Well, that’s something you don’t see everyday. A group of truckers in Kazakhstan were surprised when an Mi-8 helicopter with attached rocket pods landed on the road, halting traffic.
The drivers waited as one of the pilots climbed out and asked a quick question before waving, running back to the bird, and taking off again.
According to RT, the drivers are getting a good laugh on the radios after they realize what has happened:
“They were lost,” says a voice on the convoy radio, failing to suppress his laughter. “He came to ask which way to Aktobe.”
“How can you get lost in the steppe? How the hell can you get lost in the steppe?” says another incredulous voice.
According to the Kazakhstan Ministry of Defense, the pilots were on a planned visual-orienteering mission to test their navigation skills, including human survey. Since the pilots made it back after asking for directions, their mission was a success.
Even if it made them a bit of a joke between the truck drivers.
The Navy’s youngest sub is the USS John Warner, a Virginia-class attack submarine. Commissioned in August and launched in September, it’s the most advanced and dangerous vessel in the oceans today.
The John Warner “is the most high-tech, it is the most lethal warship pound for pound that we have in our inventory,” Adm. Jonathan Greenert told CNN while he was the Chief of Naval Operations.
The 337-foot long sub carries 12 Tomahawk cruise missiles in vertical launch tubes and has four torpedo tubes that can fire Mk 60 CAPTOR mines, Harpoon anti-ship missiles, or Mk 48 heavyweight torpedoes. The submarine can carry up to 40 weapons, trading out certain missiles and torpedoes as required.
All this firepower means the USS John Warner can kill targets whether they’re underwater, on the surface, or on land.
The Mapuche Tribes of what is today Chile and Argentina banded together to fight the Spanish colonizers of South America. During the Arauco War in 1557, the natives were fighting the forces of governor García Hurtado de Mendoza but were ultimately unsuccessful. That did not end the fighting.
But at the Battle of Lagunillas, the Spanish captured more than 150 warriors. As a punishment for their uprising, the governor ordered that some of the warriors should lose their right hand and nose, while leaders like one young man named Galvarino would lose both hands. The amputee POWs were then released as a warning to other natives. That’s not what happened.
Galvarino let the Spaniards take both of his hands without flinching or saying a word. He even asked the Spanish to kill him but they would not. When he was released, he returned to his army and urged the the Mapuche general Caupolicán to continue to fight the good fight.
Once back in camp, he raised his handless arms in the air and warned his fellow warriors this was the fate that awaited them if they didn’t win the war. Caupolicán appointed Galvarino to command a new unit, but the warrior could no longer carry a weapon.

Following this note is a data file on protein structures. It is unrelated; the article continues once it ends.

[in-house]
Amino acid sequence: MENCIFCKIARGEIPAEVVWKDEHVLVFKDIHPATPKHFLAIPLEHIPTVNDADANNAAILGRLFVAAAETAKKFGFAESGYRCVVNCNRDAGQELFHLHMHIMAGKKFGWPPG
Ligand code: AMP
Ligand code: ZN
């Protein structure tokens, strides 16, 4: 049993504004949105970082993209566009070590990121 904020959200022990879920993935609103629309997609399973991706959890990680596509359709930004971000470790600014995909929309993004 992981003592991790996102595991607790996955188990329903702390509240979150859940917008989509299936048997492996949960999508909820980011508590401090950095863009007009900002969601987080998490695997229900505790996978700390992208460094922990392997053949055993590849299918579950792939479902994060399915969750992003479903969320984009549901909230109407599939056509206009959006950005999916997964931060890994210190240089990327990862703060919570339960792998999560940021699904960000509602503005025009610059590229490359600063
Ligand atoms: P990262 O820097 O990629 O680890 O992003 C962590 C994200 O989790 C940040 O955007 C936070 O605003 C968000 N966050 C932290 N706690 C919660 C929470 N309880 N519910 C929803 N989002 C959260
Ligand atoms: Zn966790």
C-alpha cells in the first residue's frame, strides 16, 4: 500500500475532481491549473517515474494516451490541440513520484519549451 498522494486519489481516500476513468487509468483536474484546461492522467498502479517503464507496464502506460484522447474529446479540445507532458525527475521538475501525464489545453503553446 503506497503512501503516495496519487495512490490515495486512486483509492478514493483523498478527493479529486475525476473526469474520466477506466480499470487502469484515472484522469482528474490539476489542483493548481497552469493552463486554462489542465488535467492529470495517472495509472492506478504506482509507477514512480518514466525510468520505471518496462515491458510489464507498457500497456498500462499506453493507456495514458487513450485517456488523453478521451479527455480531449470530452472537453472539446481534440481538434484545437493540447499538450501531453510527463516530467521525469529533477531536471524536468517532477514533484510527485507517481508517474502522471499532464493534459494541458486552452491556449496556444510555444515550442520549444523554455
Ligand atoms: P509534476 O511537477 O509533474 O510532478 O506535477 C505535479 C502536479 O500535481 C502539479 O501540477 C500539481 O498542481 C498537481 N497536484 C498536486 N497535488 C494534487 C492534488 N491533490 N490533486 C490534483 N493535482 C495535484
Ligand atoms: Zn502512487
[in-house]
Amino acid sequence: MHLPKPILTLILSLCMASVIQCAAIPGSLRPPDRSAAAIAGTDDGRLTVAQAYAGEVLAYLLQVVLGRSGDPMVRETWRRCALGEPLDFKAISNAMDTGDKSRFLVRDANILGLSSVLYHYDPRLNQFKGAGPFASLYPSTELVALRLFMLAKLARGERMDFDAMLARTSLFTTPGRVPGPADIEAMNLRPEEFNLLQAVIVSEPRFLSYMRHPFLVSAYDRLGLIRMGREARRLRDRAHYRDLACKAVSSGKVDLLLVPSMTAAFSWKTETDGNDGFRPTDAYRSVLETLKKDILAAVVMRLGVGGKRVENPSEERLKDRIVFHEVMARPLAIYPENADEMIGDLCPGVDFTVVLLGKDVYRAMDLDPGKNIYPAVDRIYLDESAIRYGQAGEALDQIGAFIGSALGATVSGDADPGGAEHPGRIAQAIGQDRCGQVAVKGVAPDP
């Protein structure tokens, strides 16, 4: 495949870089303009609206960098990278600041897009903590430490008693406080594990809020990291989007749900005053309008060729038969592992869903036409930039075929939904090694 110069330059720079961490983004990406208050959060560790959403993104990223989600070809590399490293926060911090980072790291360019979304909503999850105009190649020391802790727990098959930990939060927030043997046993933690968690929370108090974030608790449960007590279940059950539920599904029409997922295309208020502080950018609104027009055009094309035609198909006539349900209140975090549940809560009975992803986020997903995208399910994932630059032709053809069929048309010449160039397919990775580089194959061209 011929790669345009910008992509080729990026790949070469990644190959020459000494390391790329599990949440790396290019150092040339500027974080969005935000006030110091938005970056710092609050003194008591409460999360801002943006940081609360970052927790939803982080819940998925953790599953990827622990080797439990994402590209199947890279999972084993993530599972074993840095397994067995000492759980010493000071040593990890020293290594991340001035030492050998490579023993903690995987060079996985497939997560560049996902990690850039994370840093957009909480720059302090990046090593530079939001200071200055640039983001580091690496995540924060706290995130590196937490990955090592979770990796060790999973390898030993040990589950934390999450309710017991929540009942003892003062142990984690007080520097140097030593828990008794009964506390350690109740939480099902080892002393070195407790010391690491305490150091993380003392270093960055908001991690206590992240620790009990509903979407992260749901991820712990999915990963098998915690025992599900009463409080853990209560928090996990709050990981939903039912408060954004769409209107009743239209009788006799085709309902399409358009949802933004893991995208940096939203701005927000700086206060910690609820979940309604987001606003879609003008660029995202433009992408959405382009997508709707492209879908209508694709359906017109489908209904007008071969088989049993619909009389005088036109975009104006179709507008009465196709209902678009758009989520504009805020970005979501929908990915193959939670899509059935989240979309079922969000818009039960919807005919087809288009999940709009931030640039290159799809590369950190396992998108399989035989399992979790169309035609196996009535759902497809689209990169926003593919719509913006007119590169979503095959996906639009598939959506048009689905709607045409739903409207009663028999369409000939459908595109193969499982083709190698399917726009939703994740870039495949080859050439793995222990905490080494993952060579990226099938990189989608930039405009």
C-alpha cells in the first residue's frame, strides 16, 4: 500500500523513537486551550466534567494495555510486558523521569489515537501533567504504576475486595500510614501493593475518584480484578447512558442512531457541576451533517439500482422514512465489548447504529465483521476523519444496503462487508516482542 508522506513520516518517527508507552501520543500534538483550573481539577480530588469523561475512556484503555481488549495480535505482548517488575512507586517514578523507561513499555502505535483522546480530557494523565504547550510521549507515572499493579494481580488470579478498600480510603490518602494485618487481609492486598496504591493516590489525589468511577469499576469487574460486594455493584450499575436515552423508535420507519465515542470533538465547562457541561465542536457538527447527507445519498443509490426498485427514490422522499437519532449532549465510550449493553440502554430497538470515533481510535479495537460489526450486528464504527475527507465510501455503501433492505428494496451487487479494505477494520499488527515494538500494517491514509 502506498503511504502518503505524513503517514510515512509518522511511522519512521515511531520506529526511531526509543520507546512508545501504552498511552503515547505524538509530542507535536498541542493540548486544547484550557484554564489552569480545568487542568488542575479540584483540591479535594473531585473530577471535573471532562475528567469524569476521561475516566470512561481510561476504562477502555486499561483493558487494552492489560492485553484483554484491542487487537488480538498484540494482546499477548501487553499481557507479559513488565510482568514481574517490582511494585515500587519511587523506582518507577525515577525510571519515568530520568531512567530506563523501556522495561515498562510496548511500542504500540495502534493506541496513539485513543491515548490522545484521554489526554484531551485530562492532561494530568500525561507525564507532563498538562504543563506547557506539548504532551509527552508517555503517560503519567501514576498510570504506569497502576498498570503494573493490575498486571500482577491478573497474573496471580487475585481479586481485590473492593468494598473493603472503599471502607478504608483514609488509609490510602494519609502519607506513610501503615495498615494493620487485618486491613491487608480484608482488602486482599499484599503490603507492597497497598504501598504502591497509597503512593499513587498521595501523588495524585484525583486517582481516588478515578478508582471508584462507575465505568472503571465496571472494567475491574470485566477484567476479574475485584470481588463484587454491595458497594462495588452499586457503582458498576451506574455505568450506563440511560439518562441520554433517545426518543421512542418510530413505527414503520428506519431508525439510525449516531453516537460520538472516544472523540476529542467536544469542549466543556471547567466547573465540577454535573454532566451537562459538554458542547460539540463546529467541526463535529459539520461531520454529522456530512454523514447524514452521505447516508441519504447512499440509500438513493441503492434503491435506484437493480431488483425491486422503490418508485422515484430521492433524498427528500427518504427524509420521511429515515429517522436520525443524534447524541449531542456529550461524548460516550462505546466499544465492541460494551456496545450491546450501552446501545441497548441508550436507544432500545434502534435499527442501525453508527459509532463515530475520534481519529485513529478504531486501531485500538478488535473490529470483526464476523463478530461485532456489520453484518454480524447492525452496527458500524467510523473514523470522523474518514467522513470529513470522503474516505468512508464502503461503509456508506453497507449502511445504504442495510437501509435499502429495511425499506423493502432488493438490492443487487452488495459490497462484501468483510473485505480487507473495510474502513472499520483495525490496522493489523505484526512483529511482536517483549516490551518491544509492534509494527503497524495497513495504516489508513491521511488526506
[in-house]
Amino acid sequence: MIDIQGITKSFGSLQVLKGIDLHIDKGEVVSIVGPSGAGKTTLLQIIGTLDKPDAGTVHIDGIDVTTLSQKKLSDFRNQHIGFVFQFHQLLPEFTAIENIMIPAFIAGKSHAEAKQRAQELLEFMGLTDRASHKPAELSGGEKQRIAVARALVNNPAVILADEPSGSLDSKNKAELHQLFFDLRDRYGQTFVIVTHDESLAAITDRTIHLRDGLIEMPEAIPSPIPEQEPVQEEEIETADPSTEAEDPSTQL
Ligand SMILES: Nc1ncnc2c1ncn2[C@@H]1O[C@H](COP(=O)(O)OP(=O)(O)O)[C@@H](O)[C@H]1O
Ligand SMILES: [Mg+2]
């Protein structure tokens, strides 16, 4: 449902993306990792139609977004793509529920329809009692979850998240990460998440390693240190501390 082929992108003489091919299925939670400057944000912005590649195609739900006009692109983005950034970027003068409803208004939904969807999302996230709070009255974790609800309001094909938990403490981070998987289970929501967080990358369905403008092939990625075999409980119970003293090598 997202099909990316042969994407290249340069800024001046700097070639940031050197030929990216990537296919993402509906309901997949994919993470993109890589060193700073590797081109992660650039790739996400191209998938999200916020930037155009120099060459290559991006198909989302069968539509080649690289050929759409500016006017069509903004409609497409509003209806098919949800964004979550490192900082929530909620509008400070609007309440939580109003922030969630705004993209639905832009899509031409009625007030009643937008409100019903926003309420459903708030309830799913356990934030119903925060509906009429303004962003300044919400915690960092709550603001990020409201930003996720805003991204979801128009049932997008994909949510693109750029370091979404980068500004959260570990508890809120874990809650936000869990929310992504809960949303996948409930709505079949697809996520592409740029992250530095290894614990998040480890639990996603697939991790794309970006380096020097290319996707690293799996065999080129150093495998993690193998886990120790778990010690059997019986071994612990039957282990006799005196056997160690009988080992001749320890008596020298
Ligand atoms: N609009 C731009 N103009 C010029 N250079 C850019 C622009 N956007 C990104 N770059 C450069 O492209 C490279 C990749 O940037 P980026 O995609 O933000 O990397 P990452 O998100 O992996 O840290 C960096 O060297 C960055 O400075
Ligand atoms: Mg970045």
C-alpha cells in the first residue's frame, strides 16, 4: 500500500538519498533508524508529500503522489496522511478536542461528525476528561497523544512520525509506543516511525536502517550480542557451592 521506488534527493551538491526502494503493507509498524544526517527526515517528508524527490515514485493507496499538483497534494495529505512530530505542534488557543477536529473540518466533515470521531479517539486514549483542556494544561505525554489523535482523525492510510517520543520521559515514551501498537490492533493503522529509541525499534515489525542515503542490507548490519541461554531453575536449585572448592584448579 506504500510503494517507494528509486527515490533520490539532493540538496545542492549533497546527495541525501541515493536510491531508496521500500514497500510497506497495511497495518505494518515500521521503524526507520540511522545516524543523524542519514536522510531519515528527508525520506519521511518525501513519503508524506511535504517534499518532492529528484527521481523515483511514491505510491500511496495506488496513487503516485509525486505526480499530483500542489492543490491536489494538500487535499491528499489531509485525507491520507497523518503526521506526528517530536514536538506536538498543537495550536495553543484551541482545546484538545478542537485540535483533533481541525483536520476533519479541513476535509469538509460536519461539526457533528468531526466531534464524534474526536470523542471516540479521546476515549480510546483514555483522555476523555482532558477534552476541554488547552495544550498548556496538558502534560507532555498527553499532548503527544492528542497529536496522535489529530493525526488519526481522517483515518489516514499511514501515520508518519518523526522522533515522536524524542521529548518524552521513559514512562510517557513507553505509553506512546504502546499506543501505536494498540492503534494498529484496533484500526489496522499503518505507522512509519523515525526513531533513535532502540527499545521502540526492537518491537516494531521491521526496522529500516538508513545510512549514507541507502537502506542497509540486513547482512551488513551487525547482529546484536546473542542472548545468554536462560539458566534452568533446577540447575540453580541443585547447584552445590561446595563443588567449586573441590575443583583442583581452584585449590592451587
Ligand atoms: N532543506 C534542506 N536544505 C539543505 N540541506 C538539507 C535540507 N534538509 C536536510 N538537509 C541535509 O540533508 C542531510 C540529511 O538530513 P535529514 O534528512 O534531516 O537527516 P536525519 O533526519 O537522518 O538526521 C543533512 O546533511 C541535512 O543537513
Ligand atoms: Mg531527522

No problem: Galvarino attached knives to both his cauterized wrists, knives which historians describe as being as big as lances.
Less than a month after his initial capture, Galvarino was back in combat, this time at the Battle of Millarapue. The plan was to surprise a Spanish encampment and destroy the army before its superior firepower could be brought to bear. The natives didn’t knock out the Spanish cannons, however, the ambush failed, and the colonizers would kill 3,000 native fighters.
In a Spanish account of the Arauco Wars titled Crónica, Galvarino is said to have waved his men forward with his knife hands, saying “Nobody is allowed to flee but to die, because you die defending your mother country!”
Galvarino was captured during the battle and subsequently hanged, but not before he was able to kill the opposing army’s vice-commander. The Arauco War lasted a total of 300 years and the Mapuche still resist governments to this day.
When Jean Bennett joined the Air Force only three percent of its ranks were women. She went to basic training at Lackland Air Force Base as the Vietnam War came to a close. After a battery of aptitude tests, she was sent to technical training, hoping to become an accountant because of her bookkeeping background.
“The [Air Force] said, ‘No we don’t need you to do that’ but I did have one of two choices,” she told the Fort Worth Star-Telegram. “I could be a jet mechanic or a missile mechanic.” She chose to be a missile mechanic because they made more money.
In 1974, Jean was a divorceé with a child, living with her mother. She joined the Air Force so she wouldn’t be forced to marry again just to have someone support her and the baby.
“My mother of all people approached me and suggested military service as an option,” she recalled. She would be only the fifth woman ever to train to be a missile mechanic. She trained at Chanute Air Force Base in Rantoul, Illinois before moving on to her permanent station in Wyoming for the next nine years. She rose in rank quickly, and in five years she had outranked her first team chief.
“We went into training on the Minuteman Missile III, where we were responsible for removing or replacing the warheads, guidance system and propulsion systems,” Bennett said. She would also train on ground-launched cruise missiles in Tucson, and be sent to Sicily, Whiteman AFB, and after President Ronald Reagan signed the Intermediate-Range Nuclear Forces Treaty in 1987, she traveled around Russia as part of an on-site inspections crew to ensure the Soviet Union was complying with its part of the treaty.
Many of the men she worked with were “some of the best men who ever walked.” Others, she told her local newspaper, didn’t cope well with her success.
“I had to explain to one, you can’t call me ‘Sergeant honey,'” Bennett said. “A lot of guys called me ‘Mom.’ That was cool.”